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Asperger's Syndrome

What is Asperger's Syndrome?

Asperger's syndrome (AS) is a disorder that falls within the Autism Spectrum, which characterizes with difficulties in communication, social relationships, and imaginative thought & flexible thinking. The severity of communication and behavioral deficits, and the degree of disability, varies in those with AS. AS is considered by many to be the mildest within the Autism Spectrum and is synonymous with the most highly functioning individuals. Students with AS may have difficulties with group settings, interpersonal interactions, and motivation with course work.

What Asperger's is NOT?

Many ordinary people have little eccentricities, certain obsessions, or a tendency to be shy in large social gatherings. AS is not normal eccentricity, people with AS usually do not want to be different, but do not know how to fit-in with those around them. For people with AS, patterns of difficulties start early in life causing them to have persistent social and communication problems from early childhood onwards.

How Common is Asperger's?

Despite AS now only being recognized within the last few years, estimates suggest that as many as 3 to 7 out of 1,000 people have AS. With that being said, it is more than likely that there are many people not clinically diagnosed with AS.

Tips for Professionals Who Work with Students with Asperger's:

Group Work
  • During group work, the student may need to be monitored by professor in order to avoid being off task or taking over group activity.
  • Avoid having students self-select into groups.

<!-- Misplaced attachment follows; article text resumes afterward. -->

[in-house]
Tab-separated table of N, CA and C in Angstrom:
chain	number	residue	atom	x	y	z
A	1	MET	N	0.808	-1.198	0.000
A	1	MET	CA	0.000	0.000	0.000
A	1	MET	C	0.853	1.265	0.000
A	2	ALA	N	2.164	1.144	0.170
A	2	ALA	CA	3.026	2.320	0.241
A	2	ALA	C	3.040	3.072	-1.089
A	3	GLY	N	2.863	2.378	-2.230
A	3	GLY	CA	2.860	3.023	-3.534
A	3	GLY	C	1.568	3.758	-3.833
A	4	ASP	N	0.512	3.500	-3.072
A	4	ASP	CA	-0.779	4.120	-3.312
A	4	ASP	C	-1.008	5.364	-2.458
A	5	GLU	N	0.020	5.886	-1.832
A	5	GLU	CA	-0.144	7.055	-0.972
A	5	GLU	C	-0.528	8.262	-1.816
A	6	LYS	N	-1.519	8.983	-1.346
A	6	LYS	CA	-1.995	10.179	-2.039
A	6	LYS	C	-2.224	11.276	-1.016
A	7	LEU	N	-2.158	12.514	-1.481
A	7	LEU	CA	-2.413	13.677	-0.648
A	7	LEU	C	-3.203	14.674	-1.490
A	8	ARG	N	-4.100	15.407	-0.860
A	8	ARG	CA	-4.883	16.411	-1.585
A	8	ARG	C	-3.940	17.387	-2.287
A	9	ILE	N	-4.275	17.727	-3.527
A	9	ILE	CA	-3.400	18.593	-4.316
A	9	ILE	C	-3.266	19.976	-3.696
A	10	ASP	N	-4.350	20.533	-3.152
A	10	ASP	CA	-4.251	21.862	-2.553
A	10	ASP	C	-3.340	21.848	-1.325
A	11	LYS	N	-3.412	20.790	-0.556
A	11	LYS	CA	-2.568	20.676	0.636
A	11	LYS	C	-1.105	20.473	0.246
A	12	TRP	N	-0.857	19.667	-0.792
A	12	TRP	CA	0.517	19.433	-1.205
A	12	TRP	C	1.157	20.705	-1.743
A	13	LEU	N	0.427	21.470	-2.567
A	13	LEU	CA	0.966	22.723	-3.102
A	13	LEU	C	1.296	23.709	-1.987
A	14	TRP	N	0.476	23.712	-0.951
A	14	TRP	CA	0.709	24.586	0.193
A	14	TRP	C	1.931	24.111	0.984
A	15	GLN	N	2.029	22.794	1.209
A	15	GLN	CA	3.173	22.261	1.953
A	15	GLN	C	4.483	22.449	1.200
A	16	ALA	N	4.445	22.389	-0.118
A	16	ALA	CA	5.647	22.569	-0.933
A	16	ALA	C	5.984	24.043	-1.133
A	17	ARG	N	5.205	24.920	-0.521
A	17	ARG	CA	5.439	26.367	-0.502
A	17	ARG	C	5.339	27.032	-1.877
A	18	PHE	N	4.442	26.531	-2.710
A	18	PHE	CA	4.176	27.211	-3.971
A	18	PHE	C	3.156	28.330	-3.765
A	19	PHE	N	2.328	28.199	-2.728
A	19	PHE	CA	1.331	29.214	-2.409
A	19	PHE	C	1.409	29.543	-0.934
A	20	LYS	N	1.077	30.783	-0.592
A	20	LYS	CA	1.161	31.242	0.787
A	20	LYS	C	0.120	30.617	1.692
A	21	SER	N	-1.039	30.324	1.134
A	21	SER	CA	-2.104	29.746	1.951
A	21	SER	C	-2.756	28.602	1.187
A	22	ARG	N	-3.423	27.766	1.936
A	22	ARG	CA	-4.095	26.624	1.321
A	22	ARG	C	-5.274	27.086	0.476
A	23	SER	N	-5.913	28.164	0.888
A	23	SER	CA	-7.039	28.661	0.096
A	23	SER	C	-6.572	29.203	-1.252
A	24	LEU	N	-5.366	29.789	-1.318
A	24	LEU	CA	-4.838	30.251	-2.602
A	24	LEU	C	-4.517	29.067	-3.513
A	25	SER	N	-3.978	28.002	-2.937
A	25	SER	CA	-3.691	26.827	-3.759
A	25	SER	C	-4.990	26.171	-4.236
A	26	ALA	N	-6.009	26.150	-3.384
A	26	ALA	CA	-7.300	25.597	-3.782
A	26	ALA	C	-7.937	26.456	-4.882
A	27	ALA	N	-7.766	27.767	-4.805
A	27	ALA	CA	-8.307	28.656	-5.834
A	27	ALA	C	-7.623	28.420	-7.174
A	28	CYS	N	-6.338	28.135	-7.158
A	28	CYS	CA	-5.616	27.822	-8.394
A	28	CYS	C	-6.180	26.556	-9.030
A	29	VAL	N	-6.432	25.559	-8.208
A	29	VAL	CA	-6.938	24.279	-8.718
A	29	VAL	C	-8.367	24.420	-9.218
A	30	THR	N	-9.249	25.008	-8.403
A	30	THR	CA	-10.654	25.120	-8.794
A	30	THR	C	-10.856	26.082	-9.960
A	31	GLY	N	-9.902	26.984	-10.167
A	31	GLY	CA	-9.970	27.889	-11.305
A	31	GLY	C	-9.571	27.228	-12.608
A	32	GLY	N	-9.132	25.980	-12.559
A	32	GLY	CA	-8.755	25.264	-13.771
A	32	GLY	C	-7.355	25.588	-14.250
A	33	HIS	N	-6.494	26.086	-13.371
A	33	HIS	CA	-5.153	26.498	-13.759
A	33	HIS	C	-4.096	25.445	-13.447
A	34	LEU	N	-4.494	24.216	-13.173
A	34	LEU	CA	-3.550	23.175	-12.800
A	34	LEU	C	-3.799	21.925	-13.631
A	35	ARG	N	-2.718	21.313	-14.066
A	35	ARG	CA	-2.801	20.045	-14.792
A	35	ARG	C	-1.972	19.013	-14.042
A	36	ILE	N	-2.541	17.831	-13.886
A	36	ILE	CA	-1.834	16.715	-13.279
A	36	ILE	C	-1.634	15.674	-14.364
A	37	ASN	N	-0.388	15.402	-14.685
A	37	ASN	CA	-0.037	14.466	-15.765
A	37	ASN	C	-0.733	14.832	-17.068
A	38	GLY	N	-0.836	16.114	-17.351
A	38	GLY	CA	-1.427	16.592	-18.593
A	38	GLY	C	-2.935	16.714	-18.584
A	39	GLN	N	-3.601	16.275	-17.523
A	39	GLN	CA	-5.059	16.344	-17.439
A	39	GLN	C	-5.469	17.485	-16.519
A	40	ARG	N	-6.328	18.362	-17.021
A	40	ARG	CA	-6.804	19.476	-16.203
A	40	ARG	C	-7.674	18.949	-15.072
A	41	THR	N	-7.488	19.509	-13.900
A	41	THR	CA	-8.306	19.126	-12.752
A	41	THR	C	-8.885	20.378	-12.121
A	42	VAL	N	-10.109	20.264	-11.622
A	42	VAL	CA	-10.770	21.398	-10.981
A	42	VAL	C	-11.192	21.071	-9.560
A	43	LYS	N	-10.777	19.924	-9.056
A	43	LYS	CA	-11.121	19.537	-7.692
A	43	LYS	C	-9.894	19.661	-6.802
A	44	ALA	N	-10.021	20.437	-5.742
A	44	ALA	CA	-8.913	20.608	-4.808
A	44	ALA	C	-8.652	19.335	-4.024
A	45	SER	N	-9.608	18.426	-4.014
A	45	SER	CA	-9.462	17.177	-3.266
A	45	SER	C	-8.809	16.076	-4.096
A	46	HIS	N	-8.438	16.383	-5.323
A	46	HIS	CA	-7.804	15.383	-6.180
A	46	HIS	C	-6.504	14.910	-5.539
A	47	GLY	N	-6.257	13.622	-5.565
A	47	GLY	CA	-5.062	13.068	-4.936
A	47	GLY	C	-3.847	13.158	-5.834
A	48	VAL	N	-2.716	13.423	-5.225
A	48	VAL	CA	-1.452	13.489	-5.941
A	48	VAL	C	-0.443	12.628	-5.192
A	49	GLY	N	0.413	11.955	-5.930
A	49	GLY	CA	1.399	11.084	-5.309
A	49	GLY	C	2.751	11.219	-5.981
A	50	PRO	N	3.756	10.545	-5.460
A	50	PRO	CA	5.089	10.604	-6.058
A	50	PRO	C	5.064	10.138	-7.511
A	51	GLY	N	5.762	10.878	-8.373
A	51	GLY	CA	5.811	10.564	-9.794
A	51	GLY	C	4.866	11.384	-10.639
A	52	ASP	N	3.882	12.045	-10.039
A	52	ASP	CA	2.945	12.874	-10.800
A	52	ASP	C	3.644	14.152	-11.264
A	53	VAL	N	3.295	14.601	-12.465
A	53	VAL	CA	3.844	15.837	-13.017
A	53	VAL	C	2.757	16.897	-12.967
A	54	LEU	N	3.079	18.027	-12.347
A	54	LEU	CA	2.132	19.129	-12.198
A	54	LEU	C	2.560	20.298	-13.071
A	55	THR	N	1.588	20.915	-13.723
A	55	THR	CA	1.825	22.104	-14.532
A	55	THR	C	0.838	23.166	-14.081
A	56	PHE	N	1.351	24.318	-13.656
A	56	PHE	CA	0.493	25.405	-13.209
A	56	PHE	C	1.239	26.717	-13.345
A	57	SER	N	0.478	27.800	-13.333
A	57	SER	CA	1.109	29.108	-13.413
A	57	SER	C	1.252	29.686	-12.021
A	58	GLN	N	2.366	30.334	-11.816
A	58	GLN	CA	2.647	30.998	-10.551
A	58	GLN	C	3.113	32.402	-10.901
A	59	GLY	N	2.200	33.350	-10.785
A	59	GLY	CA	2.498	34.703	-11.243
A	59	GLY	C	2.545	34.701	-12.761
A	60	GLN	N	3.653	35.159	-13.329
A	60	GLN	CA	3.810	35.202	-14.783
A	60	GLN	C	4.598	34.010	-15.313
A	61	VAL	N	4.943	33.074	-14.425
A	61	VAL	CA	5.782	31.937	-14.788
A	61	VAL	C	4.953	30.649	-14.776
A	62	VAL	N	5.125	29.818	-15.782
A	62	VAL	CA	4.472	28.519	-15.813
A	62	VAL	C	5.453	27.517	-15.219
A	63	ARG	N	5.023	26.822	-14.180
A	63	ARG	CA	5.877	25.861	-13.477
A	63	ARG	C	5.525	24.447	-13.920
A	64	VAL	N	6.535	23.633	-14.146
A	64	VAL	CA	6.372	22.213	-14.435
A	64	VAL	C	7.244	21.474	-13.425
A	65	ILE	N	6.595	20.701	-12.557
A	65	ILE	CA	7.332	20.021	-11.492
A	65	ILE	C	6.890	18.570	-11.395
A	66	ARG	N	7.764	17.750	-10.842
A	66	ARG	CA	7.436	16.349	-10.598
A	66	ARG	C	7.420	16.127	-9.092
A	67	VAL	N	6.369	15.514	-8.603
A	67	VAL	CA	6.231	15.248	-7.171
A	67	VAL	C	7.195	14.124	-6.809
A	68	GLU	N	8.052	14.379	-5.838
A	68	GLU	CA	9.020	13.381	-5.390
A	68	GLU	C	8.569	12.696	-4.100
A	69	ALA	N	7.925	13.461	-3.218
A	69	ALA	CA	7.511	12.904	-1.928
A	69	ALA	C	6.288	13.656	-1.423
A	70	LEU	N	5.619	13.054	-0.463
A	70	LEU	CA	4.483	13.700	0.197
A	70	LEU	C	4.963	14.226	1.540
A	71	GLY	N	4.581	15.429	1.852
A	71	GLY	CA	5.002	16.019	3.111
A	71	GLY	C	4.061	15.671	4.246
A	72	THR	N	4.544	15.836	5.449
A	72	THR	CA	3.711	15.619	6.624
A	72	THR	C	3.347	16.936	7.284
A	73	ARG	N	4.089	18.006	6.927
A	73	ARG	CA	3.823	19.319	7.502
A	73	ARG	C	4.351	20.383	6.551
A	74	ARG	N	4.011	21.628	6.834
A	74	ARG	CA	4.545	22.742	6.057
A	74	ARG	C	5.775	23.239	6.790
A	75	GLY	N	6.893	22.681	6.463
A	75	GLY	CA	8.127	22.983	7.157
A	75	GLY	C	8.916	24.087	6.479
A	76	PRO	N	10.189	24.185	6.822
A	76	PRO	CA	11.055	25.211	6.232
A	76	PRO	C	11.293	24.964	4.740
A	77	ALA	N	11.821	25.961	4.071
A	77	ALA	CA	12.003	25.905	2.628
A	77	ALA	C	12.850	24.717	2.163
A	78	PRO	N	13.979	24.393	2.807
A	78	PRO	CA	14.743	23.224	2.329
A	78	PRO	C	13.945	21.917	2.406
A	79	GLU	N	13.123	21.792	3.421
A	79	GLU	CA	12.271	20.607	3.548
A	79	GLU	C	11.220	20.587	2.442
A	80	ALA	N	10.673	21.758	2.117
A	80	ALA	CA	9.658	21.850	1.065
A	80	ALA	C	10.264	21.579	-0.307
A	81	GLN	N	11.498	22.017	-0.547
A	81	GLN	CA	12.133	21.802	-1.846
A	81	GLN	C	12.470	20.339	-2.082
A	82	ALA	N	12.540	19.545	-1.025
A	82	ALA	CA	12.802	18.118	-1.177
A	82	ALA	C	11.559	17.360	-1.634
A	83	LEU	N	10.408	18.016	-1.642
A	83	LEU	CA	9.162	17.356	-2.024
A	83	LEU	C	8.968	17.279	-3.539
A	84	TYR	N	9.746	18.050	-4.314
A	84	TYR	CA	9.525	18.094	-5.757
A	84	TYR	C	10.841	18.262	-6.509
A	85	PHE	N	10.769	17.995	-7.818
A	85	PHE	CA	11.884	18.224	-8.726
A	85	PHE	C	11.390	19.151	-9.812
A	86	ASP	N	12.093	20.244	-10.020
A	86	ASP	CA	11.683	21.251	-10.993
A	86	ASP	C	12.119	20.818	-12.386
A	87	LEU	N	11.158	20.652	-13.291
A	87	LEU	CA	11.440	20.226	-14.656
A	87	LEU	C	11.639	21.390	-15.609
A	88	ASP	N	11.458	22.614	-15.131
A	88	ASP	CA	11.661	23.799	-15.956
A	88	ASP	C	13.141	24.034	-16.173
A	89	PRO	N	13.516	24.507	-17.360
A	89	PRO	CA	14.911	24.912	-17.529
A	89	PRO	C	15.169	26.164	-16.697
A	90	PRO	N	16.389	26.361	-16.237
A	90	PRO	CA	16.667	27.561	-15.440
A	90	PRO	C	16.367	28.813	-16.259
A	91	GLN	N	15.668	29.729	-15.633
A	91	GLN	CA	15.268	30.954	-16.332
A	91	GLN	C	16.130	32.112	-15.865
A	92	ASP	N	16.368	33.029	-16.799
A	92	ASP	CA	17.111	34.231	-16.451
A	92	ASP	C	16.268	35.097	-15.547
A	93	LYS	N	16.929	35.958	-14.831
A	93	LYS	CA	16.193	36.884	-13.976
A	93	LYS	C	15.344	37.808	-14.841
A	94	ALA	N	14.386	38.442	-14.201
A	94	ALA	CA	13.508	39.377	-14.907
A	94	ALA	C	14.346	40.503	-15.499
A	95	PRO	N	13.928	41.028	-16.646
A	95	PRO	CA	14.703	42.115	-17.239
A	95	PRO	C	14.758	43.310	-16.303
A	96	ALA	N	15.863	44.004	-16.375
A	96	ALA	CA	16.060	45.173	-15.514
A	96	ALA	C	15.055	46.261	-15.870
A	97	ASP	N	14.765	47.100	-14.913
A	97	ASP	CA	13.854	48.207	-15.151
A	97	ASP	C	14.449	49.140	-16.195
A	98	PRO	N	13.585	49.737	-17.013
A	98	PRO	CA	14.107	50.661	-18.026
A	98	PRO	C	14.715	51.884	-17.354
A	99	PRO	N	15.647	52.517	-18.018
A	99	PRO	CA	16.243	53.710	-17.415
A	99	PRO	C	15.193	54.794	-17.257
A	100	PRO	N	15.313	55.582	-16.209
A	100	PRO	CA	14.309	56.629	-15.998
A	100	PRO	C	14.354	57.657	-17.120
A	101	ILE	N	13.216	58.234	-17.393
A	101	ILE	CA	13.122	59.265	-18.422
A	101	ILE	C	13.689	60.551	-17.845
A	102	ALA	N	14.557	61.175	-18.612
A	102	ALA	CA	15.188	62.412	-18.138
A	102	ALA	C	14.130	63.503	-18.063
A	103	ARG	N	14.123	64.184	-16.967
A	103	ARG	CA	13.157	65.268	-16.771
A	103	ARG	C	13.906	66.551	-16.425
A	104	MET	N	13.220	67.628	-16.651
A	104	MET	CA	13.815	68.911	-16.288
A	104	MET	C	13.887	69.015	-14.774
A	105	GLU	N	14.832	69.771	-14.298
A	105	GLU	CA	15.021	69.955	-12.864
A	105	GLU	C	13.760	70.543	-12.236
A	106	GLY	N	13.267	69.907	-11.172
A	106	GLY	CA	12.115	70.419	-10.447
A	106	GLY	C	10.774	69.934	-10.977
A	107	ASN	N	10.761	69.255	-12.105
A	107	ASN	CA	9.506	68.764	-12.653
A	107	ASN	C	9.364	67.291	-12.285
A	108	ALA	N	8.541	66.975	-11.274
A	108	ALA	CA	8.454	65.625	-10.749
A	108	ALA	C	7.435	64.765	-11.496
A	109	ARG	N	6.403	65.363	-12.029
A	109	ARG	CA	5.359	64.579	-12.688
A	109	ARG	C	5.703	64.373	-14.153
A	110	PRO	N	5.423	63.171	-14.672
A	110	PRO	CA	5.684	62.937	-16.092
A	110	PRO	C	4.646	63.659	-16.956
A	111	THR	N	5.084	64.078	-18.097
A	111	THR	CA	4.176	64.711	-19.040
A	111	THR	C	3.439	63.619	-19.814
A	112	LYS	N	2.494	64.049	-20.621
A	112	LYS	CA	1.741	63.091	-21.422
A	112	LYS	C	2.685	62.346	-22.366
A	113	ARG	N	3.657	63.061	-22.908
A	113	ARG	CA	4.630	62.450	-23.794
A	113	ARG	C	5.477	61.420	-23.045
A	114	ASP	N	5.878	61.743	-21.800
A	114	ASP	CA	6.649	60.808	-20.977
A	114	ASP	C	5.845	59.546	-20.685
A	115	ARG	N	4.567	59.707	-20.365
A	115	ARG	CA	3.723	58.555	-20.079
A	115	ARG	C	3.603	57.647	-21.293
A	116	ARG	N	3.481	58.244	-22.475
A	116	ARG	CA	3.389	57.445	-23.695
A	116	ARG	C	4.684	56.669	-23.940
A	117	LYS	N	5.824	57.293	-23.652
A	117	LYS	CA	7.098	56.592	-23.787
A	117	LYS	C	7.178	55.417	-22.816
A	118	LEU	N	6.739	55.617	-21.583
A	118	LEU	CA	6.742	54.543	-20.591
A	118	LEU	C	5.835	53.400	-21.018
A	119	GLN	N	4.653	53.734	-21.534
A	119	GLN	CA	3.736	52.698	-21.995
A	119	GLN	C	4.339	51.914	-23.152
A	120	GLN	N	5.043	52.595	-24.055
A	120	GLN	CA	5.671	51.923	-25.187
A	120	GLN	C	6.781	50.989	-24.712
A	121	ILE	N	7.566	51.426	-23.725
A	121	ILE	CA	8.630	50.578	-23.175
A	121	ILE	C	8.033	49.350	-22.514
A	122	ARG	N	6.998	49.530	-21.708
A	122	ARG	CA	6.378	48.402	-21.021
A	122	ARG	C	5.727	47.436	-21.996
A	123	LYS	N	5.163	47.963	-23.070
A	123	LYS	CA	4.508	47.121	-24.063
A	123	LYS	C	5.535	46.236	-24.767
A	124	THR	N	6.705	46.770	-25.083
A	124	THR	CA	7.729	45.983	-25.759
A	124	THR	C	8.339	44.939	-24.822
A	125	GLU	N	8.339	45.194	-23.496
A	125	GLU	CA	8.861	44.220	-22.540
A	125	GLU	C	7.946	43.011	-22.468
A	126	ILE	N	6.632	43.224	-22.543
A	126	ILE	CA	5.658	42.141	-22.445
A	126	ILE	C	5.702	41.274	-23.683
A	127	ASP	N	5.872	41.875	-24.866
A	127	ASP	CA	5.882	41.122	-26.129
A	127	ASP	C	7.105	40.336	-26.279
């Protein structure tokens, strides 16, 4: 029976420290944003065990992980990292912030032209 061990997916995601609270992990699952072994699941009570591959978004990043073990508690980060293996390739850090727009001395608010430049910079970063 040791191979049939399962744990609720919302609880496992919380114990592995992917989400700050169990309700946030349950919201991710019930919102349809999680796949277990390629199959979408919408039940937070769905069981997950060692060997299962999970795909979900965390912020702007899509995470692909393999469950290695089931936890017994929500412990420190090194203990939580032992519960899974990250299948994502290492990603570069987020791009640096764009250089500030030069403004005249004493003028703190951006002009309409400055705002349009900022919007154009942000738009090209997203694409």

• Instead try to place the student with others who you believe will be understanding and tolerant.
  • Whenever possible, it may be helpful to offer an alternative approach where the student can select to work on an individual basis.
Personal Interaction
  • Be clear about times and reasons for office visits
    • It would be helpful to set up regular appointments if needed.
  • Be detailed when introducing information or when clarifying to the individual.
  • Be willing to re-explain information as concrete as possible
    • It is helpful if you explain justification/reason when the student gets "stuck" on a topic.
  • May need to set limits on participation in classroom lectures due to affinity of the subject matter.
    • Example: Only allowing student to answer 3 questions per class period
Motivation/Rationalization
  • Find ways to relate assignments, task, or coursework to interests of the individual.
  • They may find it hard to be motivated by the future (e.g. 'if I write the essays required I will get my certificate next year'), and they may need additional supervision and motivation that makes goals more concrete (e.g. 'if you want to become an engineer, you need to complete all parts of the course - including the essays').
Safety Concerns
  • Loud noises, such as a fire alarm, can increase confusion or anxiety. It may be helpful to review evacuation procedures ahead of time (this may also be helpful to all students).

 


Resources:

Helping Students with Asperger's Syndrom Navigate the College Experience - NACADA
Asperger Syndrome Fact Sheet - NIH
Guidelines for Teaching Students with Asperger Syndrome in Further Education Colleges - The National Autistic Society